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Unformatted text preview: PX266 Geophysics (2010/11)
Lecture 9 Handout – Seismology
Dr. Gavin Bell
Seismology: study of elastic waves (seismic waves) propagating through the Earth’s
interior and on the Earth’s surface.
Elastic Wave: periodic, propagating distortion of an elastic medium (solid or fluid).
Classification of Seismic Waves
Body Waves propagate in bulk medium (3D, point source → spherical wavefront).
Wave speed S-waves
Wave speed Surface Waves propagate on a surface (2D, point source → circular wavefront).
No transverse motion
Only transverse motion
Body waves are also classified by the region of the Earth in which they propagate.
The figure shows selected seismic body wave paths from an earthquake at focus F:
compressional P and shear S waves in the crust and mantle (behaving as an elastic
solid) and compressional K waves only in the outer core (behaving as a liquid).
Rayleigh (LR) and Love (LQ) surface waves are not shown; nor are pP, sS and
similar waves reflected from the surface close to F. From Earthquakes by B.A. Bolt. Top: direct compressional
wave P from focus F to
seismometer S and
compressional wave pP which
is reflected from the surface
close to the epicentre E. The
focal depth EF is exaggerated
on the figure but can be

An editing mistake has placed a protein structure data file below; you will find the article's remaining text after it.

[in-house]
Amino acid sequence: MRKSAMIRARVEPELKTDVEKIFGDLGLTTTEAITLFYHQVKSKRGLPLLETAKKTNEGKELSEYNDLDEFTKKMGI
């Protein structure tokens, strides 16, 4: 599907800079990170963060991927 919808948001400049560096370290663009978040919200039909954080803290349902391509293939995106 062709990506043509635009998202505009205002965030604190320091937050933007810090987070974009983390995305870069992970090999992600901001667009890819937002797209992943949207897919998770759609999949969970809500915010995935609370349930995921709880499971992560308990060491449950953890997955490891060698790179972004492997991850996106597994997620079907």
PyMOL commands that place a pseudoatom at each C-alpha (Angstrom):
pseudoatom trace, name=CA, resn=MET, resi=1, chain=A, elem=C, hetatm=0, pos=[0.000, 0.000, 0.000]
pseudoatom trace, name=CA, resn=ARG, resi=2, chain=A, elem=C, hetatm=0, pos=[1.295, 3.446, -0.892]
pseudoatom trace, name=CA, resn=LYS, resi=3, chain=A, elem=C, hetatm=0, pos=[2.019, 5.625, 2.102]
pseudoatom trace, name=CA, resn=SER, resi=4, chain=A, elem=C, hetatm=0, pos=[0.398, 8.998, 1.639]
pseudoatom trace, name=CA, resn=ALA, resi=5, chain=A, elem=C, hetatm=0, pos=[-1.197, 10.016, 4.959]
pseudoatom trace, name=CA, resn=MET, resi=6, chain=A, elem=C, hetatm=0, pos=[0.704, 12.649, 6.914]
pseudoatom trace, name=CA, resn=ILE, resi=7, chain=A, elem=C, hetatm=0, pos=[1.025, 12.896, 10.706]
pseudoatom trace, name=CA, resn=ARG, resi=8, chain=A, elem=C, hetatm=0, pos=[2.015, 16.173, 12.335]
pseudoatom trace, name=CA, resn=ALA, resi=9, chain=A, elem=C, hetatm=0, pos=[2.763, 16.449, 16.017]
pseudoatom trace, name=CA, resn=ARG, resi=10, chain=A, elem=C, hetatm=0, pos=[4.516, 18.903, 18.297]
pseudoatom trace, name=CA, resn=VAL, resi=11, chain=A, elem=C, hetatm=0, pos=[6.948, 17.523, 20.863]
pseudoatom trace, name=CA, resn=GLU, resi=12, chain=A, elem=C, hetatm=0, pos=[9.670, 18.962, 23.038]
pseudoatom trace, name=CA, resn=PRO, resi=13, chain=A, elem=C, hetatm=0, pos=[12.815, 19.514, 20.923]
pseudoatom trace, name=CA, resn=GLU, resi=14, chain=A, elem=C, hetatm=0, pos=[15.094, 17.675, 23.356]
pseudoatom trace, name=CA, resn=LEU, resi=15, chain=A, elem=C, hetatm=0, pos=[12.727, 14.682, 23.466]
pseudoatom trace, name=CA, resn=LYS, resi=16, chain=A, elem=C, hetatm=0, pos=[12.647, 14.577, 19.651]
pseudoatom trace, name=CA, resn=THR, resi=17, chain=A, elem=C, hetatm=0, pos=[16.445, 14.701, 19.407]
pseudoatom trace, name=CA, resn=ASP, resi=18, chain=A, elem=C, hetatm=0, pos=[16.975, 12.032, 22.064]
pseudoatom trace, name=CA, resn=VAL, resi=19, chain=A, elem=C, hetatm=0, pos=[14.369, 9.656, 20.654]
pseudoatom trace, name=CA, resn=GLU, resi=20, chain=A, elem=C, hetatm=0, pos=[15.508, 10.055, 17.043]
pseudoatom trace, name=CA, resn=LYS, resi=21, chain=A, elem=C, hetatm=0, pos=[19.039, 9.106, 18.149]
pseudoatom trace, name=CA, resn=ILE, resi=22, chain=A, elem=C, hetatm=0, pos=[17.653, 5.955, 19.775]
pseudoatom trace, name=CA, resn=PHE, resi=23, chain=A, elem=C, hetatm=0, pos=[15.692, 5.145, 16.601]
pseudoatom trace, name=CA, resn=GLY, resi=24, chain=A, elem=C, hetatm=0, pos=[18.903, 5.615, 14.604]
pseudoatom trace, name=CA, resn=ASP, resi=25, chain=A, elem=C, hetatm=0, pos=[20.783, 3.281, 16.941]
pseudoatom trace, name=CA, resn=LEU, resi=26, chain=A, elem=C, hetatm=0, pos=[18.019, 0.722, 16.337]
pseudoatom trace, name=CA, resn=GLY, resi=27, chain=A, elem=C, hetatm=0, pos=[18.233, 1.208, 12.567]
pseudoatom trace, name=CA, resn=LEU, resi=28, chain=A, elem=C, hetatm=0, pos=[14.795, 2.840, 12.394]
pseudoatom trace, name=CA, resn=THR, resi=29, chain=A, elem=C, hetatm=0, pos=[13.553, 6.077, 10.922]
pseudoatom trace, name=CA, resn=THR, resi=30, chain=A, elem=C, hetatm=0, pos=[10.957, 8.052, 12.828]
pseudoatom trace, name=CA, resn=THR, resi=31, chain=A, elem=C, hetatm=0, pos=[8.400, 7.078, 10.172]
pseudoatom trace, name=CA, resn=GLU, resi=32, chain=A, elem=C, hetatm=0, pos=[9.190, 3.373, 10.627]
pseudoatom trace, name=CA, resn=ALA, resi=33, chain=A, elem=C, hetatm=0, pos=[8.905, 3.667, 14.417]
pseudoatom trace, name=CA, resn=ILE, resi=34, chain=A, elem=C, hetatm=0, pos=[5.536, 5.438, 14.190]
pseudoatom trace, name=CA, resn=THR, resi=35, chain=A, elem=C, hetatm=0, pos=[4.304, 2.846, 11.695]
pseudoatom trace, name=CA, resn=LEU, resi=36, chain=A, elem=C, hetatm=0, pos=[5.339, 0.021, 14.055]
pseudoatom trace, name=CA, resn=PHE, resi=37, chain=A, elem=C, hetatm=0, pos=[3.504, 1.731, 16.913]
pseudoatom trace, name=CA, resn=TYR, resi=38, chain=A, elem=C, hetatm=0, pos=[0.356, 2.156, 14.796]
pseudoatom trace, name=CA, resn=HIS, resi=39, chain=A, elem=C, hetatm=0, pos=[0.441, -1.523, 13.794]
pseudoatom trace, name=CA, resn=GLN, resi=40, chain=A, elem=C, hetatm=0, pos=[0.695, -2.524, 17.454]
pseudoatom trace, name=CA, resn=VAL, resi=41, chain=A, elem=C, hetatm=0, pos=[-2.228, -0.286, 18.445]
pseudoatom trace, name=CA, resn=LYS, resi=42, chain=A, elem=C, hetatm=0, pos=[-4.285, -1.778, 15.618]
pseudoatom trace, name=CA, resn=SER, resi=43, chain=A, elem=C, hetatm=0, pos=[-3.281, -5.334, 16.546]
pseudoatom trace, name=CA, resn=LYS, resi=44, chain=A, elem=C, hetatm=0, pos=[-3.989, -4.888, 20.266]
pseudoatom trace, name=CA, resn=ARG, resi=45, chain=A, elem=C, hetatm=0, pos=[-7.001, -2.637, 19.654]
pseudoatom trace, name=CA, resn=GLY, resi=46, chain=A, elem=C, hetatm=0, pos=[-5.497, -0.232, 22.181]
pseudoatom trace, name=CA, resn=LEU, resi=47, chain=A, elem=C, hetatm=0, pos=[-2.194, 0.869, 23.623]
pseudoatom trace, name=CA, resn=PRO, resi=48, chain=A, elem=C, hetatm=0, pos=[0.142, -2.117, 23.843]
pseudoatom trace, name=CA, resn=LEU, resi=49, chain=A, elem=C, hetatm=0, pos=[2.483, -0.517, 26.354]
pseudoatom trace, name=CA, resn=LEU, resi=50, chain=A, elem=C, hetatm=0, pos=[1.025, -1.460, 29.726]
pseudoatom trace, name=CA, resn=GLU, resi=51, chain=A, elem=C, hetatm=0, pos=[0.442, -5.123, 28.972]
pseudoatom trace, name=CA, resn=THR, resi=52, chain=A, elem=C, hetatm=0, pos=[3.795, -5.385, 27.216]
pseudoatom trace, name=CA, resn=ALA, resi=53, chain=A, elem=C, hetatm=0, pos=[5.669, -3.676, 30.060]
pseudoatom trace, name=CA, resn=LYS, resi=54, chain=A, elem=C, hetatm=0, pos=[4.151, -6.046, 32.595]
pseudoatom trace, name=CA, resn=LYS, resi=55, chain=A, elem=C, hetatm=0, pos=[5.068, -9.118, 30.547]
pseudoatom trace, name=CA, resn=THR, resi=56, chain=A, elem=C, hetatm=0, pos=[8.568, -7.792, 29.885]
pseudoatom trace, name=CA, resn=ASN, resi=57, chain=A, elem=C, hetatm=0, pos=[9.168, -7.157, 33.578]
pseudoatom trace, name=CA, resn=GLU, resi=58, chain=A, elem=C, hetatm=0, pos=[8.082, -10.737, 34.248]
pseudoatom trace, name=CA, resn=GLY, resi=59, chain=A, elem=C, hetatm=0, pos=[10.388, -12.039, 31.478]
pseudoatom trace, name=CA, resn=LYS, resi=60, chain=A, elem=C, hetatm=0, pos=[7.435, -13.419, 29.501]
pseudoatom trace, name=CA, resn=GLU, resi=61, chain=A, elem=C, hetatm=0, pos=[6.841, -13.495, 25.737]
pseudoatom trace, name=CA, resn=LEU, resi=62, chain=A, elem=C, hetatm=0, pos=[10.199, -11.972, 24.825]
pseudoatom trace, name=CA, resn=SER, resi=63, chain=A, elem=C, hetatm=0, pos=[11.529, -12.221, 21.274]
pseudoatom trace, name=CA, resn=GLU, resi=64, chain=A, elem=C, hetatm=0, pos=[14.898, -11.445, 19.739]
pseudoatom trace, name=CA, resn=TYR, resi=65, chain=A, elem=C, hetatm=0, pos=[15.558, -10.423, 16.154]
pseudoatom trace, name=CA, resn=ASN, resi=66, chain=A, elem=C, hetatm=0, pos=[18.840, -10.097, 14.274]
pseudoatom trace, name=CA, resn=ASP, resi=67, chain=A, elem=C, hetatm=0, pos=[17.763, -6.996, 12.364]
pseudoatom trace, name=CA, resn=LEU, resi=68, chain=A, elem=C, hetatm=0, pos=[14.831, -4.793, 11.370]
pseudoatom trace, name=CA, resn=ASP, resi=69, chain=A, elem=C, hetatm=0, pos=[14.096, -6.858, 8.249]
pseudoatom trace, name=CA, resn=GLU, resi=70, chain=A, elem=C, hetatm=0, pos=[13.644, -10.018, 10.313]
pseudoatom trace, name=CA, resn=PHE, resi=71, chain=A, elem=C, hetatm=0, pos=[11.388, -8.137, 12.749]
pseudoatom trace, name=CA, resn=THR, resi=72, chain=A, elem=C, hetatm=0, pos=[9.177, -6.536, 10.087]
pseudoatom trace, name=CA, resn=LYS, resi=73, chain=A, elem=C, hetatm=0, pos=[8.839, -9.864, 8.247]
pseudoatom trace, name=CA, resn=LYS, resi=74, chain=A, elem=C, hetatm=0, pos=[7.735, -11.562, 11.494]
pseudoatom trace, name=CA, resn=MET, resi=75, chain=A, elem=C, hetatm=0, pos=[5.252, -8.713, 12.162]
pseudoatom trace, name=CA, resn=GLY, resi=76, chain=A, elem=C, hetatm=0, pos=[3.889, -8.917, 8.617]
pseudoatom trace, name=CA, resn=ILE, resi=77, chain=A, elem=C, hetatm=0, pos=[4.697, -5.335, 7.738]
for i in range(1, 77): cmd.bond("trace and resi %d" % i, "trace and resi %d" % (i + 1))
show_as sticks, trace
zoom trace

derived from the arrival time
difference between P and pP. Bottom: strong refraction of Pwaves at the core-mantle
boundary gives rise to a
‘shadow zone’ in which no Pwaves can arrive from F.
Waves travelling in the liquid
outer core are denoted K,
hence the waves to the right of
the shadow zone shown are
denoted PKP. The angular size
of the shadow zone (about 40°)
tells us about the depth of the
core-mantle boundary. Simple seismogram – we will only deal with easy-to-interpret seismograms with these
features. It shows P then S wave arrival followed by large-amplitude surface waves
(Love wave groups usually arrive before Rayleigh waves). Further study
Check you understand the P-wave “shadow zone” effect and why it does not depend
on the fluid nature of the outer core.
Revise Fermat’s principle and Snell’s Laws if needed.
You don’t need to learn all the interior seismic wave classifications (PKP, SP, etc.)
but must know the four basic wave types. ...
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- Spring '11